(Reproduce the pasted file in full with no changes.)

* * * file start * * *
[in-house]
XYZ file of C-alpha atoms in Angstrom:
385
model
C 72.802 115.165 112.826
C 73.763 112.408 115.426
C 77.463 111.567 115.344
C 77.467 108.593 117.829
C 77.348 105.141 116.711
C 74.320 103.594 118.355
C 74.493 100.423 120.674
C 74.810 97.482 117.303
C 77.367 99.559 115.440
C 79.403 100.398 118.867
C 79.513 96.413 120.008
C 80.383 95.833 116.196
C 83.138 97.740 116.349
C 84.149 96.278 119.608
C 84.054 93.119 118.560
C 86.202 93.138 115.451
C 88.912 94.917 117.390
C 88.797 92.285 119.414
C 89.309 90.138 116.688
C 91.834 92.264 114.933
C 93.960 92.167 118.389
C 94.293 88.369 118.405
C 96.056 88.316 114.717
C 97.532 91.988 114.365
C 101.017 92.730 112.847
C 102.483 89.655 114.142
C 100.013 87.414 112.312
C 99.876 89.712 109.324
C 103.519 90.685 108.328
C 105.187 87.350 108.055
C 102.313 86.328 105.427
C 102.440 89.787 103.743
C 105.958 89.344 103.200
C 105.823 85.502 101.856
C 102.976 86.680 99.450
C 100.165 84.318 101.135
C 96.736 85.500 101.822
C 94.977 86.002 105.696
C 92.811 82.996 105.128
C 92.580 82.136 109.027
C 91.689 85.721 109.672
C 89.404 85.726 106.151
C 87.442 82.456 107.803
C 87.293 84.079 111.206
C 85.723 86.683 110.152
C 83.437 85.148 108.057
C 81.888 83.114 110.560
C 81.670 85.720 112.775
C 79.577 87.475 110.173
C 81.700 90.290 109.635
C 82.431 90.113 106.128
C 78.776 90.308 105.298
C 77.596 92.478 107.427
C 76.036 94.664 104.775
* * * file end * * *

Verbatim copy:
[in-house]
XYZ file of C-alpha atoms in Angstrom:
385
model
C 72.802 115.165 112.826
C 73.763 112.408 115.426
C 77.463 111.567 115.344
C 77.467 108.593 117.829
C 77.348 105.141 116.711
C 74.320 103.594 118.355
C 74.493 100.423 120.674
C 74.810 97.482 117.303
C 77.367 99.559 115.440
C 79.403 100.398 118.867
C 79.513 96.413 120.008
C 80.383 95.833 116.196
C 83.138 97.740 116.349
C 84.149 96.278 119.608
C 84.054 93.119 118.560
C 86.202 93.138 115.451
C 88.912 94.917 117.390
C 88.797 92.285 119.414
C 89.309 90.138 116.688
C 91.834 92.264 114.933
C 93.960 92.167 118.389
C 94.293 88.369 118.405
C 96.056 88.316 114.717
C 97.532 91.988 114.365
C 101.017 92.730 112.847
C 102.483 89.655 114.142
C 100.013 87.414 112.312
C 99.876 89.712 109.324
C 103.519 90.685 108.328
C 105.187 87.350 108.055
C 102.313 86.328 105.427
C 102.440 89.787 103.743
C 105.958 89.344 103.200
C 105.823 85.502 101.856
C 102.976 86.680 99.450
C 100.165 84.318 101.135
C 96.736 85.500 101.822
C 94.977 86.002 105.696
C 92.811 82.996 105.128
C 92.580 82.136 109.027
C 91.689 85.721 109.672
C 89.404 85.726 106.151
C 87.442 82.456 107.803
C 87.293 84.079 111.206
C 85.723 86.683 110.152
C 83.437 85.148 108.057
C 81.888 83.114 110.560
C 81.670 85.720 112.775
C 79.577 87.475 110.173
C 81.700 90.290 109.635
C 82.431 90.113 106.128
C 78.776 90.308 105.298
C 77.596 92.478 107.427
C 76.036 94.664 104.775